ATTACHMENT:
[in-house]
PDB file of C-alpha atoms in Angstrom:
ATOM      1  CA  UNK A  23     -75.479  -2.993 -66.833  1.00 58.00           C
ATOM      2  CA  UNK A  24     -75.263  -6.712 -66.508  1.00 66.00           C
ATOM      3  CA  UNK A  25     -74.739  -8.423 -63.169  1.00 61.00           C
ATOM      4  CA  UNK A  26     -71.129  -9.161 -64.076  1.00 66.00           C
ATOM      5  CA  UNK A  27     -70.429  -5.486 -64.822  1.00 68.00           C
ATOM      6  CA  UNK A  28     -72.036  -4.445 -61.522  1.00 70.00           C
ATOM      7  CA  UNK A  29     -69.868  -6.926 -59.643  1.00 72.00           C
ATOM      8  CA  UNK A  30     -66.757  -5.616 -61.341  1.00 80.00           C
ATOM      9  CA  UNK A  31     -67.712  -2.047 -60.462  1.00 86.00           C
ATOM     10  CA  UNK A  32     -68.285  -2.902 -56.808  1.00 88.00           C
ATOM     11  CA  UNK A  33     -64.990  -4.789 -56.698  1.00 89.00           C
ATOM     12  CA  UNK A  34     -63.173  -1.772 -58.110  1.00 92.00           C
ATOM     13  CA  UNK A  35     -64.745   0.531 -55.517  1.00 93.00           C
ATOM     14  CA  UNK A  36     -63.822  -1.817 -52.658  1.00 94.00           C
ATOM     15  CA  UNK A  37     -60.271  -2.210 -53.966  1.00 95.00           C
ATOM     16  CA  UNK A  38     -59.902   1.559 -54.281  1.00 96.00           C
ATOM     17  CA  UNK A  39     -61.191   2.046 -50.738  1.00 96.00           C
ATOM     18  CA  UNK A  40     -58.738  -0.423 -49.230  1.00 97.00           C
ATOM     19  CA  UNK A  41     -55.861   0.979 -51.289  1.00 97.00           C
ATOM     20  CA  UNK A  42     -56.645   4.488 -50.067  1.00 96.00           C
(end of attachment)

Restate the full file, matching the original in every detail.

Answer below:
[in-house]
PDB file of C-alpha atoms in Angstrom:
ATOM      1  CA  UNK A  23     -75.479  -2.993 -66.833  1.00 58.00           C
ATOM      2  CA  UNK A  24     -75.263  -6.712 -66.508  1.00 66.00           C
ATOM      3  CA  UNK A  25     -74.739  -8.423 -63.169  1.00 61.00           C
ATOM      4  CA  UNK A  26     -71.129  -9.161 -64.076  1.00 66.00           C
ATOM      5  CA  UNK A  27     -70.429  -5.486 -64.822  1.00 68.00           C
ATOM      6  CA  UNK A  28     -72.036  -4.445 -61.522  1.00 70.00           C
ATOM      7  CA  UNK A  29     -69.868  -6.926 -59.643  1.00 72.00           C
ATOM      8  CA  UNK A  30     -66.757  -5.616 -61.341  1.00 80.00           C
ATOM      9  CA  UNK A  31     -67.712  -2.047 -60.462  1.00 86.00           C
ATOM     10  CA  UNK A  32     -68.285  -2.902 -56.808  1.00 88.00           C
ATOM     11  CA  UNK A  33     -64.990  -4.789 -56.698  1.00 89.00           C
ATOM     12  CA  UNK A  34     -63.173  -1.772 -58.110  1.00 92.00           C
ATOM     13  CA  UNK A  35     -64.745   0.531 -55.517  1.00 93.00           C
ATOM     14  CA  UNK A  36     -63.822  -1.817 -52.658  1.00 94.00           C
ATOM     15  CA  UNK A  37     -60.271  -2.210 -53.966  1.00 95.00           C
ATOM     16  CA  UNK A  38     -59.902   1.559 -54.281  1.00 96.00           C
ATOM     17  CA  UNK A  39     -61.191   2.046 -50.738  1.00 96.00           C
ATOM     18  CA  UNK A  40     -58.738  -0.423 -49.230  1.00 97.00           C
ATOM     19  CA  UNK A  41     -55.861   0.979 -51.289  1.00 97.00           C
ATOM     20  CA  UNK A  42     -56.645   4.488 -50.067  1.00 96.00           C